• Gillian Flynn
    January 30, 2019

    Gillian Flynn working on new Amazon series; Bart van Es wins Costa book of the year

    Gone Girl author Gillian Flynn is working on a streaming series for Amazon, Vulture reports. An adaptation of a British series, Utopia tells the story of a group of people who “end up in the crosshairs of an ominous deep-state organization,” Vulture’s Jordan Crucchiola explains. “As you might expect, it will be up to them to save the world.”

    Bart van Es’s The Cut Out Girl has won the 2018 Costa book of the year award. 

    Dani Shapiro talks to The Millions about journalism, writing through trauma, and her new book, Inheritance.

    At The Baffler, Becca Rothfeld reflects on Henry James, Elizabeth

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  • Kiese Laymon
    January 29, 2019

    Kiese Laymon wins Carnegie Medal for nonfiction; Angie Thomas on rejection

    The Guardian talks toThe Hate U Give author Angie Thomas about diversity in YA literature, rejection, and her new book, On the Come Up. “Rejection is always hard . . . but what helped me was the community of unpublished authors out there on the internet, so you can connect and you can weep and mourn together. And I always had to remind myself that it only takes one yes to change everything,” she said. “I know writers who had 500 rejections, and more than that – but you just have to keep going and hope that you do get that one yes.”

    The winners of the 2019 Carnegie Medals have been announced.

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  • January 28, 2019

    Spiegel & Grau closes

    In an essay that reflects on the recent rediscovery and celebration of works by Lucia Berlin, Kathleen Collins, and Eve Babitz, Parul Sehgal writes about the critic’s responsibility when writing about works of literature by women that have been lost. “It’s not enough to give thanks that these writers have been restored to us; we need to ask why they vanished in the first place.”

    Penguin Random House is shutting down its imprint Spiegel & Grau. The news has come as a surprise to many in the industry, in part because Spiegel & Grau has published a number of groundbreaking books since it started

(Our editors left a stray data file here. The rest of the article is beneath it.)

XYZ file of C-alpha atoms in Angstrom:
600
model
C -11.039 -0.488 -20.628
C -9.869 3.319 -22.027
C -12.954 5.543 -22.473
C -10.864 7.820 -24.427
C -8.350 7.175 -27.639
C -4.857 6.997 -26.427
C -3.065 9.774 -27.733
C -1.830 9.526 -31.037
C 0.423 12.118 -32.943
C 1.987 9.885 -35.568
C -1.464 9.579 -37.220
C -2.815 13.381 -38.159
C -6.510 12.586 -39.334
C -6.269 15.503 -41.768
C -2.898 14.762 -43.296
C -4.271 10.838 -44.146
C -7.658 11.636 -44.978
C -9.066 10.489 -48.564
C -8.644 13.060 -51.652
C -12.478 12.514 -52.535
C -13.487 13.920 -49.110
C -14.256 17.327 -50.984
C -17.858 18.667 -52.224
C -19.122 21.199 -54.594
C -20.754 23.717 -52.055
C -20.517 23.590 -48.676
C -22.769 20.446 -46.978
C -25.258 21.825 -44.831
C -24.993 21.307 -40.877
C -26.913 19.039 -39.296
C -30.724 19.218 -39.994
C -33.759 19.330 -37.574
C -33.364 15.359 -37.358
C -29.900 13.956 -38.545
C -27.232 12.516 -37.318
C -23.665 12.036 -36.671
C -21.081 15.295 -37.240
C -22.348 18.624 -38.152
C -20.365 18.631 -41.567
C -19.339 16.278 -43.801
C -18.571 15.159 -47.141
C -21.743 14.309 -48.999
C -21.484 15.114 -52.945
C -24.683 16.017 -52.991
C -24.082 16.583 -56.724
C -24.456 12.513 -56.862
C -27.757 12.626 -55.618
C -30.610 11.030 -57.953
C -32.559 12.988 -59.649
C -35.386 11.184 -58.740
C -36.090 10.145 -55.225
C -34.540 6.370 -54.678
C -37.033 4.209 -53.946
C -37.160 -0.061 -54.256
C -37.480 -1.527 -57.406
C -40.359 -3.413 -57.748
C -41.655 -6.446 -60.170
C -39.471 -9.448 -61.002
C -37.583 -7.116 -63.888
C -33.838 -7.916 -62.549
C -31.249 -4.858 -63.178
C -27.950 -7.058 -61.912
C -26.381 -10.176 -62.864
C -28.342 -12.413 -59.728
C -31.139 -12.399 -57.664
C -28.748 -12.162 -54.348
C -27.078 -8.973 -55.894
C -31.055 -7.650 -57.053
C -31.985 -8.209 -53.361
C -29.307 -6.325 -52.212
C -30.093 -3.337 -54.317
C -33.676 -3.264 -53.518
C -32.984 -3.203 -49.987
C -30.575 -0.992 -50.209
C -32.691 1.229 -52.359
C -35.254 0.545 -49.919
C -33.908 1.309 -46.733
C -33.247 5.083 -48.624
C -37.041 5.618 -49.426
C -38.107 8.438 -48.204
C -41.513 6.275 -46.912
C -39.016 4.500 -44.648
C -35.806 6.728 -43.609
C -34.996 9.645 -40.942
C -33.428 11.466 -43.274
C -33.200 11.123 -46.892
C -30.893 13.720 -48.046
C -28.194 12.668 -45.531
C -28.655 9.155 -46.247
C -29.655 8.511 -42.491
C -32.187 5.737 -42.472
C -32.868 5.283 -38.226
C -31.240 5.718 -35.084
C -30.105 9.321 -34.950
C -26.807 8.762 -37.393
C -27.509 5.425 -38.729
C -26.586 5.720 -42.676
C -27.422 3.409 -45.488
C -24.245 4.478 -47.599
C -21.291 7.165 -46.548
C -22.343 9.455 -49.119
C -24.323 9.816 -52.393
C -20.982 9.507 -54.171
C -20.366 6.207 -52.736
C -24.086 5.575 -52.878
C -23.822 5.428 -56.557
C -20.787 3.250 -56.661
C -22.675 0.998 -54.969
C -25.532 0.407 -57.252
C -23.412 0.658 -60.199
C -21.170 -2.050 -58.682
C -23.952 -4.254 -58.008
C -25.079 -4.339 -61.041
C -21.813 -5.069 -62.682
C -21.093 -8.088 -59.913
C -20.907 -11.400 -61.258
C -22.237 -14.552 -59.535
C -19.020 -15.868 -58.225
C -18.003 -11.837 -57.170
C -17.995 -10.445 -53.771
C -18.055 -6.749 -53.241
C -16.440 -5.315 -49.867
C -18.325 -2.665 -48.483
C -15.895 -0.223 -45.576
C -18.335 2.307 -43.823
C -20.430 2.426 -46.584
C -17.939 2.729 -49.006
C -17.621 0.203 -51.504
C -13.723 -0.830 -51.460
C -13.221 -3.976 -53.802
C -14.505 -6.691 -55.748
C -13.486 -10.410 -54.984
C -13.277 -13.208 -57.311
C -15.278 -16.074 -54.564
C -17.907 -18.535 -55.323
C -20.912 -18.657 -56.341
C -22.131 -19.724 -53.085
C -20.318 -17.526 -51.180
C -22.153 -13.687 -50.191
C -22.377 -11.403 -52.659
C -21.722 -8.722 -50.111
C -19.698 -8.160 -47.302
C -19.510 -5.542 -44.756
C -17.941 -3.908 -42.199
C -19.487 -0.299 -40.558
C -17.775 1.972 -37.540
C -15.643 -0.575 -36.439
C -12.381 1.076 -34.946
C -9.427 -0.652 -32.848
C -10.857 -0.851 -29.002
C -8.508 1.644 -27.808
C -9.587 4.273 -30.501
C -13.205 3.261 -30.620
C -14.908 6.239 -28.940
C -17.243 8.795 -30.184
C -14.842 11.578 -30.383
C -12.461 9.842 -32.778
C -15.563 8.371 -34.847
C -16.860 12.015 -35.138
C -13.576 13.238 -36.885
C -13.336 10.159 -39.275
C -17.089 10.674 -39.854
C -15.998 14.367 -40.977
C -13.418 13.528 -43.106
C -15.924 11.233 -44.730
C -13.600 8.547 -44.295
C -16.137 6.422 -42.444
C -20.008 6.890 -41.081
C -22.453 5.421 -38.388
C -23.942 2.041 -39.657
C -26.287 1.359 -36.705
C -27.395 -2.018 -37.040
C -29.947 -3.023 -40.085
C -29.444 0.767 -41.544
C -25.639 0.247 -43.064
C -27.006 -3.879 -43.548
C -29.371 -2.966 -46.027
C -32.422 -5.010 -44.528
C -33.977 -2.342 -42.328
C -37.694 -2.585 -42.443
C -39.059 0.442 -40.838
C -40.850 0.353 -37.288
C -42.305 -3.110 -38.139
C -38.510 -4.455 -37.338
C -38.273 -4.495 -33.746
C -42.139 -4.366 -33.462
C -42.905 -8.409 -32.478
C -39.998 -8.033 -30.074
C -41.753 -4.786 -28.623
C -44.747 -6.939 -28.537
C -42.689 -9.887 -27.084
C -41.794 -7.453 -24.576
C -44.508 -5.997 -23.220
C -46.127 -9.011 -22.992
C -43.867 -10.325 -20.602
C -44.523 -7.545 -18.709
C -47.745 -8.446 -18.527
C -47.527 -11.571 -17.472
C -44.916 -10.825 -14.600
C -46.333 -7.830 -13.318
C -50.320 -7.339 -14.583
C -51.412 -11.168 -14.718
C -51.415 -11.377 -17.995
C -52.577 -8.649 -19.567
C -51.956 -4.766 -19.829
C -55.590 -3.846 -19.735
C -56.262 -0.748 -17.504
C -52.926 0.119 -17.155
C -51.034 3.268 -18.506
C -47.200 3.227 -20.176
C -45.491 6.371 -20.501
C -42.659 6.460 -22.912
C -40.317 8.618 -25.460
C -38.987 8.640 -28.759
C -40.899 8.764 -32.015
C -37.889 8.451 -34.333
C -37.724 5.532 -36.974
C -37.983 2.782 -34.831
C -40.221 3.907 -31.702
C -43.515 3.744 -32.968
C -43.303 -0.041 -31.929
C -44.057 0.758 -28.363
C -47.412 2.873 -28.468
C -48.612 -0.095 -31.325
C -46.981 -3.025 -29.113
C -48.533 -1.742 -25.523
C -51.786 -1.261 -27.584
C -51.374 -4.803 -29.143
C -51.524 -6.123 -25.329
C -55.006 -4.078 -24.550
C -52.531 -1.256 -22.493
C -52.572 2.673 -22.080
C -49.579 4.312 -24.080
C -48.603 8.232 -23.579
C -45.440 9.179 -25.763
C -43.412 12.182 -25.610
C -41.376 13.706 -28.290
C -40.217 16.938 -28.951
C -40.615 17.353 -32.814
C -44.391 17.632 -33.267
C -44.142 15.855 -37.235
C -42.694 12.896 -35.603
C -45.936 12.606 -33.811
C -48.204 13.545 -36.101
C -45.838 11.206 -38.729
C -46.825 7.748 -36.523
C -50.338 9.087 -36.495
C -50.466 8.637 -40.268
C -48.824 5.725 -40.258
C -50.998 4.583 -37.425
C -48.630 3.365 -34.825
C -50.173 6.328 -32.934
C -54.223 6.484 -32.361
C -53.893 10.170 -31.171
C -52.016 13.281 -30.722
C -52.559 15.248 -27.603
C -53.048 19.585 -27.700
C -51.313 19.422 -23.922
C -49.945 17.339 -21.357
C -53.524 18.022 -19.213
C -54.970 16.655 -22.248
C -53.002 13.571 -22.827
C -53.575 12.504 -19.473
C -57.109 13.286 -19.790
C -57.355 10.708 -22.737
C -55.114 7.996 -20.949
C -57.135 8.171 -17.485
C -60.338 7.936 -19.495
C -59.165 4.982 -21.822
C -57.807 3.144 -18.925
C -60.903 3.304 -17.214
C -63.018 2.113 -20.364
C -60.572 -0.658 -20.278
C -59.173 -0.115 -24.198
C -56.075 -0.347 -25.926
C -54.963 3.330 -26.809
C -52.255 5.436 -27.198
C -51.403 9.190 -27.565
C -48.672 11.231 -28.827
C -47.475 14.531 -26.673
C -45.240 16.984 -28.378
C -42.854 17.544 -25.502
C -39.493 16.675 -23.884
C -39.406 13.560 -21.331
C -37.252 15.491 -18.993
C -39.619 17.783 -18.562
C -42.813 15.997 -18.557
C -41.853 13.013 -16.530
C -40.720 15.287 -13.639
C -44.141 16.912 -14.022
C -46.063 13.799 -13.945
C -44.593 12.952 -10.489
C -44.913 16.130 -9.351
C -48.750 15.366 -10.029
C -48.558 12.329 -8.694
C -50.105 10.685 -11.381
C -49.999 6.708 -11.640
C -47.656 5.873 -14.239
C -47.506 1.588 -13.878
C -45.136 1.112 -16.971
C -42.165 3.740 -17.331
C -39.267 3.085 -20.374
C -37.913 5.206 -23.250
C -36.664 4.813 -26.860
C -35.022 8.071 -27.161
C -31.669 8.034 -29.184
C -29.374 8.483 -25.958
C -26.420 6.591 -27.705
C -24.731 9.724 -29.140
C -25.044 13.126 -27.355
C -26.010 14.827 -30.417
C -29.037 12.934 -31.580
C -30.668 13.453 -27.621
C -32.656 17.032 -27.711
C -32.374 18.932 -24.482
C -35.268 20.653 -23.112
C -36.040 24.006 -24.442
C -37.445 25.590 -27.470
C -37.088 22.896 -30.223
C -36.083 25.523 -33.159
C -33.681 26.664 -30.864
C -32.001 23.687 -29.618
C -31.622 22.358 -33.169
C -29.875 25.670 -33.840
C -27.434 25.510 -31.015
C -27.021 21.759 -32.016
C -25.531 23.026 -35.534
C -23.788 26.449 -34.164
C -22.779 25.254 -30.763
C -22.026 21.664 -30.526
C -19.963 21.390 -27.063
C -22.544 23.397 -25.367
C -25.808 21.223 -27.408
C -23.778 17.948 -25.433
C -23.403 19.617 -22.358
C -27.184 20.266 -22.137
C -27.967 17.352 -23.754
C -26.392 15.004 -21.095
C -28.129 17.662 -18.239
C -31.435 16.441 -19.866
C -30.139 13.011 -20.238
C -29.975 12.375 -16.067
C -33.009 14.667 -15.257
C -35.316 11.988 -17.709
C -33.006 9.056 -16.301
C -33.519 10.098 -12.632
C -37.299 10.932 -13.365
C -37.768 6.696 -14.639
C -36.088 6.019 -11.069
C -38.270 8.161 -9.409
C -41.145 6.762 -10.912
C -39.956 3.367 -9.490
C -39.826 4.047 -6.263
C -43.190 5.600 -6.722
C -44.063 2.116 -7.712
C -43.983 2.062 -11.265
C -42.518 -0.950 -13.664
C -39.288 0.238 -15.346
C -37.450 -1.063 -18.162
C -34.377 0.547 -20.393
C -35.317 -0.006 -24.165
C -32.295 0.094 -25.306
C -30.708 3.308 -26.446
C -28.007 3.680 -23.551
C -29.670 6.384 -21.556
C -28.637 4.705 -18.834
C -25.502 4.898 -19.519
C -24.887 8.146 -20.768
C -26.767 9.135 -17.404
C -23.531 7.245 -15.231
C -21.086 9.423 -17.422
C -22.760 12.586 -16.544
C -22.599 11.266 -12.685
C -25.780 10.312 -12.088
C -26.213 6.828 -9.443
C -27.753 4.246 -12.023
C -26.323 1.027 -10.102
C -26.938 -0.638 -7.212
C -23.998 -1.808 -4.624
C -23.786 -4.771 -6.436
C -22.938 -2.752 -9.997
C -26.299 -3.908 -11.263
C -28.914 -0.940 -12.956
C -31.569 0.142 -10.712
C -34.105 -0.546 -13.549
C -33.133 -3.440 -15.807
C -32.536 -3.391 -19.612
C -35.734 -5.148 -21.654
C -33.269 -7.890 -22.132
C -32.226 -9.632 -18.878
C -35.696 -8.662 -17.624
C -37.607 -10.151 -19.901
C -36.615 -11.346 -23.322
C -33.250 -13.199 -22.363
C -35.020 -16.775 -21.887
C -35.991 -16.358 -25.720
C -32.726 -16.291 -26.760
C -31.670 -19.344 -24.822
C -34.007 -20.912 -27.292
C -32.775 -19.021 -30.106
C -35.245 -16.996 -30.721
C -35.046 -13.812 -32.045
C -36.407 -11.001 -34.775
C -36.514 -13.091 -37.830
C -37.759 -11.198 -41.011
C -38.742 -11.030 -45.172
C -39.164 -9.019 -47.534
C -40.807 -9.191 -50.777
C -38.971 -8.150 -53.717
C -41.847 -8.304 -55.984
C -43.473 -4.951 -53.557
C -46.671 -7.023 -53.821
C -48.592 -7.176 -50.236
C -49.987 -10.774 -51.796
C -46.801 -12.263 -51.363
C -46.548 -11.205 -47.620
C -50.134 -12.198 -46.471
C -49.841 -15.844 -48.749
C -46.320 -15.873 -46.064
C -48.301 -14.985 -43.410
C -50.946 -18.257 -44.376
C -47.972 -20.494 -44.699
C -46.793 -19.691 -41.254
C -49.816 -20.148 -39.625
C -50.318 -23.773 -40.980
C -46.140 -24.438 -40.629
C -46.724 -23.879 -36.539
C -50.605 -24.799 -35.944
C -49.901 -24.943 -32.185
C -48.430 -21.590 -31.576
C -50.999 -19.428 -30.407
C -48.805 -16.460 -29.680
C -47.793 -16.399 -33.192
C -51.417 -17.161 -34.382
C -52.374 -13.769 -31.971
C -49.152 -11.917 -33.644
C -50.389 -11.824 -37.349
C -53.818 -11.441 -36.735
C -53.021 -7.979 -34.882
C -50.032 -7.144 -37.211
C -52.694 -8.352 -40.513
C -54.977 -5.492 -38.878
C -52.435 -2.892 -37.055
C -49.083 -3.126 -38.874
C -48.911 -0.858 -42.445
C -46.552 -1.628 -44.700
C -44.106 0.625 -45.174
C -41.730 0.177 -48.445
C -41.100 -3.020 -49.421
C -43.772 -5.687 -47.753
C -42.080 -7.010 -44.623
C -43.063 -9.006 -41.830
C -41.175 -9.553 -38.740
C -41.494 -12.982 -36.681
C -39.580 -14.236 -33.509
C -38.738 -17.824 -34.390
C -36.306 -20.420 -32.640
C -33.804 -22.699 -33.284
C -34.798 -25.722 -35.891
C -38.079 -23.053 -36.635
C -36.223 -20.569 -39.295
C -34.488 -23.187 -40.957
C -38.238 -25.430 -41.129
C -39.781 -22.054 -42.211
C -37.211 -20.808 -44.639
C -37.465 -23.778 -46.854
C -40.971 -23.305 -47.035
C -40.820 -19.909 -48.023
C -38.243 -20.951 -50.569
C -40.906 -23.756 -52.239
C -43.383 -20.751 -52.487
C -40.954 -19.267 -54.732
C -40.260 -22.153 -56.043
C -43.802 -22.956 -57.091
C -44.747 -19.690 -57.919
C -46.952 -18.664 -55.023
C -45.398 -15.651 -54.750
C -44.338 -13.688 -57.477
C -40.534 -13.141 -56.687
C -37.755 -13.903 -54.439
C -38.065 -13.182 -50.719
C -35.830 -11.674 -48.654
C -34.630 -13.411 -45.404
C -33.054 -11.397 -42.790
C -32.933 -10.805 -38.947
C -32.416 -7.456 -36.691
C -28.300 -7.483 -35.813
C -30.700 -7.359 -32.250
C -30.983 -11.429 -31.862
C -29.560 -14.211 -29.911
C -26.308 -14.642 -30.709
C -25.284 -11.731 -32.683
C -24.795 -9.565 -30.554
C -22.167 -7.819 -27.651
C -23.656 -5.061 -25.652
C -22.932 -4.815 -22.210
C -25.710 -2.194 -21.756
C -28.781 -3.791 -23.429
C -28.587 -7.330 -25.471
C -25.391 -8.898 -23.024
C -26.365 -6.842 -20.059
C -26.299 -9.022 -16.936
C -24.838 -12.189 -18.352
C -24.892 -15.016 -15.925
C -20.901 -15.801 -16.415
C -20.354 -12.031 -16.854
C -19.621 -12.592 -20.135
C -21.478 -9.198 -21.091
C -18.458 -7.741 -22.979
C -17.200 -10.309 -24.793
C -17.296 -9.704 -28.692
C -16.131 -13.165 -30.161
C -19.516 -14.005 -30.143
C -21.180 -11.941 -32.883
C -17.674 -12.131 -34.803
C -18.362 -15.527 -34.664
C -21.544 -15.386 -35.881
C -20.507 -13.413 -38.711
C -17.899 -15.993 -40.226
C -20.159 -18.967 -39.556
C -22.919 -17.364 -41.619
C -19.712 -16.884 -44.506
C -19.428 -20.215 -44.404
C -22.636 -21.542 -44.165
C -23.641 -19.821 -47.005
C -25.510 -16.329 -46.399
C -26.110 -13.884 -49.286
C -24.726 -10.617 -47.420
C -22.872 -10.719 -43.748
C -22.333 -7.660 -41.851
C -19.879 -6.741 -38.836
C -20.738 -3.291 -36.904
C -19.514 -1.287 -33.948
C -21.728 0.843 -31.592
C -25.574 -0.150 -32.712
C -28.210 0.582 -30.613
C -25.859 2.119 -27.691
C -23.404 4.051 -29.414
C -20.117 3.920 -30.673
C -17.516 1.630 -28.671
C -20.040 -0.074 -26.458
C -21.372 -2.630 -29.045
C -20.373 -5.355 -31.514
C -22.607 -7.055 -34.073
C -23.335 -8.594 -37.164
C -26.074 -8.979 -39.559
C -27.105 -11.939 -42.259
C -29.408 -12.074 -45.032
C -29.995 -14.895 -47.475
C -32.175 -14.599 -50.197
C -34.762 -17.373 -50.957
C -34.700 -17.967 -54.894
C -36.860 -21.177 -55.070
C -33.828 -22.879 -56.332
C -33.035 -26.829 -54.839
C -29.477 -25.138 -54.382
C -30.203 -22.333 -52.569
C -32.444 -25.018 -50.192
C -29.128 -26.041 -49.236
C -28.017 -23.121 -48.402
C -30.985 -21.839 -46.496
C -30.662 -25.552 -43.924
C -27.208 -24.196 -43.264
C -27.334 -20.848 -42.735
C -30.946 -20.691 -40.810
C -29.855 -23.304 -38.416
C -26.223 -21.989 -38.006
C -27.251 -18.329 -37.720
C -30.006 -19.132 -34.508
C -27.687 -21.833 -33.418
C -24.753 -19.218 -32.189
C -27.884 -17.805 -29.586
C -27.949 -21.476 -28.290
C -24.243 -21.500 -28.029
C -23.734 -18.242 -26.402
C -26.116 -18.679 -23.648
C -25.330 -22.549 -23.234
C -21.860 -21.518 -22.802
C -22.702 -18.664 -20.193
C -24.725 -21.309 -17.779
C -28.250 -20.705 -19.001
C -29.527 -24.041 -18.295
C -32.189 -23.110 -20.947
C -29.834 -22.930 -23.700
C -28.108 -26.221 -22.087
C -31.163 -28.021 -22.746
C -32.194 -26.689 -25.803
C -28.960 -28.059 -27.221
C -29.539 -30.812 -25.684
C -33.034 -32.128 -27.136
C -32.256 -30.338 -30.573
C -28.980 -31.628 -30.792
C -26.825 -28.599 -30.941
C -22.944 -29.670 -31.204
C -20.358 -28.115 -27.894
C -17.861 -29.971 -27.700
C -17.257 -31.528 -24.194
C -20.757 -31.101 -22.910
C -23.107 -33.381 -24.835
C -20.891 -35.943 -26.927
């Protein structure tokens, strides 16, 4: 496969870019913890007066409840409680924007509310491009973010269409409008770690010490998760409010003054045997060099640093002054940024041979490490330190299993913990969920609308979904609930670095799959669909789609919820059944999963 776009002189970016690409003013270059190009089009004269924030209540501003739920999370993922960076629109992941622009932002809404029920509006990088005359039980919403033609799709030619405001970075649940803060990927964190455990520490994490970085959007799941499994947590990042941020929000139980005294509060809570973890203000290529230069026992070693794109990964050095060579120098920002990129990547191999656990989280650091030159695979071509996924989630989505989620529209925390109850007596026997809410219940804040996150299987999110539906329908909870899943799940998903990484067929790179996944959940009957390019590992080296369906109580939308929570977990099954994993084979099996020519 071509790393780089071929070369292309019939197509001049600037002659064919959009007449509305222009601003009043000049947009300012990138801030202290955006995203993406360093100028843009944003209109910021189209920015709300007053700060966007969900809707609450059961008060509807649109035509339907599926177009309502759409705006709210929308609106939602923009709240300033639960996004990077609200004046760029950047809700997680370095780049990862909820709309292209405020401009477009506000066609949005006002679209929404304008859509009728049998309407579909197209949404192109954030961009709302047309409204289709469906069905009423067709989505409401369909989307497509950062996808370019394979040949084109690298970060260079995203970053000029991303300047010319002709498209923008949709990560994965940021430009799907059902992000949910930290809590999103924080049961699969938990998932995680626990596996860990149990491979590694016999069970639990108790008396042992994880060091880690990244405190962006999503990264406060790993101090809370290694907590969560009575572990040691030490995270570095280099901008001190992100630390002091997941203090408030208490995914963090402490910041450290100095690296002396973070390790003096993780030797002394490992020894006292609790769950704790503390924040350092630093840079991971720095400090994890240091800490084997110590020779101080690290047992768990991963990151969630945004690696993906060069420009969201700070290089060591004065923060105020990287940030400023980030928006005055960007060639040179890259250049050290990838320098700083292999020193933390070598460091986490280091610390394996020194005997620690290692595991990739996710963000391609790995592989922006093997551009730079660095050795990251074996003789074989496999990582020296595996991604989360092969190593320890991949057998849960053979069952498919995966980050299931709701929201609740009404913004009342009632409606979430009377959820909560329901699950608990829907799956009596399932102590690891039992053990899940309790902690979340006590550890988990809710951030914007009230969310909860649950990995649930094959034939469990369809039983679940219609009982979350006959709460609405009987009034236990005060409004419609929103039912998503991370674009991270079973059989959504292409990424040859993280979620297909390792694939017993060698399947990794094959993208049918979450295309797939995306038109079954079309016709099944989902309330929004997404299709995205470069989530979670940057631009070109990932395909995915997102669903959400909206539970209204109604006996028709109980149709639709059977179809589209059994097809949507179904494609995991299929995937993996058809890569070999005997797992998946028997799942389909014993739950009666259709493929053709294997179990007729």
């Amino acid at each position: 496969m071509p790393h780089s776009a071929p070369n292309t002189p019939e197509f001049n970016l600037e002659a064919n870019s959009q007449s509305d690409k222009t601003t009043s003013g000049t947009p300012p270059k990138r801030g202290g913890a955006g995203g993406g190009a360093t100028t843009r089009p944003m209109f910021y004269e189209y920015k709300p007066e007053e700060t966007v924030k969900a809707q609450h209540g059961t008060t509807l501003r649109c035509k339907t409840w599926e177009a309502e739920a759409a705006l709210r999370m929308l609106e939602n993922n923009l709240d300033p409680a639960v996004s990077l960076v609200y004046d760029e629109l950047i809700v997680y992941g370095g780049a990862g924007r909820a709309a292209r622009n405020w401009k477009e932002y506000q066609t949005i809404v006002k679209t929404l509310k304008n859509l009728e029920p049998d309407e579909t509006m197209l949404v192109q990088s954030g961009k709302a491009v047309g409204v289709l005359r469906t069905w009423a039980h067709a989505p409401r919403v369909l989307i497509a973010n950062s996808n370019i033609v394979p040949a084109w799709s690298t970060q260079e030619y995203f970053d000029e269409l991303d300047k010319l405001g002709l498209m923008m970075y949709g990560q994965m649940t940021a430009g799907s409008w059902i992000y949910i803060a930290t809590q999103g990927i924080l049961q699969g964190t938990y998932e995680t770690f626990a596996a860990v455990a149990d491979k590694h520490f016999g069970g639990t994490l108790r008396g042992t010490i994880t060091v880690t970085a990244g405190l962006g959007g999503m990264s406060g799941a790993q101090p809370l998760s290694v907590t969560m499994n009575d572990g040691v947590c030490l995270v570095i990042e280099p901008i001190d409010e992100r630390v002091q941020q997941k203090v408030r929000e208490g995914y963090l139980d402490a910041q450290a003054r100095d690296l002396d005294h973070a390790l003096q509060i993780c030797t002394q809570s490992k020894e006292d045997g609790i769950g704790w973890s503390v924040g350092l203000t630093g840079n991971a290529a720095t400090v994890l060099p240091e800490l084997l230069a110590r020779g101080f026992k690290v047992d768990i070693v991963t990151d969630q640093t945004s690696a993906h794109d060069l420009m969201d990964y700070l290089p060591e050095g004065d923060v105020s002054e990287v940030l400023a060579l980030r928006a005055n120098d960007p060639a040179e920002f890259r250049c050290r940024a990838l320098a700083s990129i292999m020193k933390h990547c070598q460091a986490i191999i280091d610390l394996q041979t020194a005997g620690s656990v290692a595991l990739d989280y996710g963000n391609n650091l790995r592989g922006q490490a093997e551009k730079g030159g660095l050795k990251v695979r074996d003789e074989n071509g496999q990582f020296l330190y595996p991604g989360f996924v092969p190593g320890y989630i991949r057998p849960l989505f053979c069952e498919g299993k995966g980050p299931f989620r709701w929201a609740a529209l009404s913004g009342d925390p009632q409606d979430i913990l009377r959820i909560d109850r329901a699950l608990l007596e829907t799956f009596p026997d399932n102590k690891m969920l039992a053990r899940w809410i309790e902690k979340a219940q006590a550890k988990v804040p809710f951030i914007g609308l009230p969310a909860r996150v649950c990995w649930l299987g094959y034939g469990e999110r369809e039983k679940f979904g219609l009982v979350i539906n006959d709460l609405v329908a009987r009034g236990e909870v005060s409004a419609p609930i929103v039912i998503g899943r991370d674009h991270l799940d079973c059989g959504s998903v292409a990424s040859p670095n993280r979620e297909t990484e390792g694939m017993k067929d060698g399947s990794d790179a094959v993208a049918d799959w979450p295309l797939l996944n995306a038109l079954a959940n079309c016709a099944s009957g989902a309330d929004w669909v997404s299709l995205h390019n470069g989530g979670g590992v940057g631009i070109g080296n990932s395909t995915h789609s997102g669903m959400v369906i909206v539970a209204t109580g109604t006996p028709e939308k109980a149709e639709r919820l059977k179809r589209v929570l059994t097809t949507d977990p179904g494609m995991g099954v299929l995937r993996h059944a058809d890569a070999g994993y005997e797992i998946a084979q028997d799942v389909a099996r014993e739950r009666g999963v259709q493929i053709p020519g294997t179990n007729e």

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  • Nafissa Thompson-Spires
    January 25, 2019

    PEN America Literary Award finalists announced; Elizabeth McCracken on avoiding her literary heroes

    The 2019 PEN America Literary Award finalists have been announced. Nominees include Helen DeWitt’s Some Trick, Ling Ma’s Severance, Nafissa Thompson-Spires’s Heads of the Colored People, and Alexander Chee’s How to Write an Autobiographical Novel, among many others. Winners will be announced in February.

    Jim Acosta, the chief White House correspondent for CNN, is writing a book about Trump and his administration’s hostility toward the media. The Enemy of the People: A Dangerous Time to Tell the Truth in America will tell "never-before-revealed stories of this White House's rejection of truth,

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  • John Ashbery
    January 24, 2019

    Harvard acquires John Ashbery's personal library; New Gawker writers leave website

    Harvard’s Houghton Library has acquired John Ashbery’s personal library of over 5,000 books. Curator Christina Davis called the collection, which includes everything from religious history to cookbooks, “a vital artery in his writing life” that “served as a kind of early and intimate internet, from which he drew ideas and felicitous bits of data on a regular basis.”

    Following the success of Wired, the New Yorker, and Vanity Fair’s respective paywalls, Condé Nast is planning to add metered paywalls to all its publications by the end of 2019, the Wall Street Journal reports.

    Bill Clinton is

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  • Rachel Kushner
    January 23, 2019

    National Book Critics Circle Awards finalists announced; Roz Chast's memoir adapted for TV

    The National Book Critics Circle has announced the finalists for the 2018 awards. Nominees include Tara Westover’s Educated, Rachel Kushner’s The Mars Room, Zadie Smith’s Feel Free, and more. The winners will be announced at a ceremony in March.

    New Yorker cartoonist Roz Chast’s memoir Can’t We Talk About Something More Pleasant? is being adapted for television.

    At the Los Angeles Review of Books, Hayley Phelan |https://lareviewofbooks.org/article/shirley-jackson-trump-and-the-evil-of-complacency/#!|reflects| on “Shirley Jackson, Trump, and the evil of complacency.”

    Former Radar editor Maer

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  • Chigozie Obioma. Photo: Zach Mueller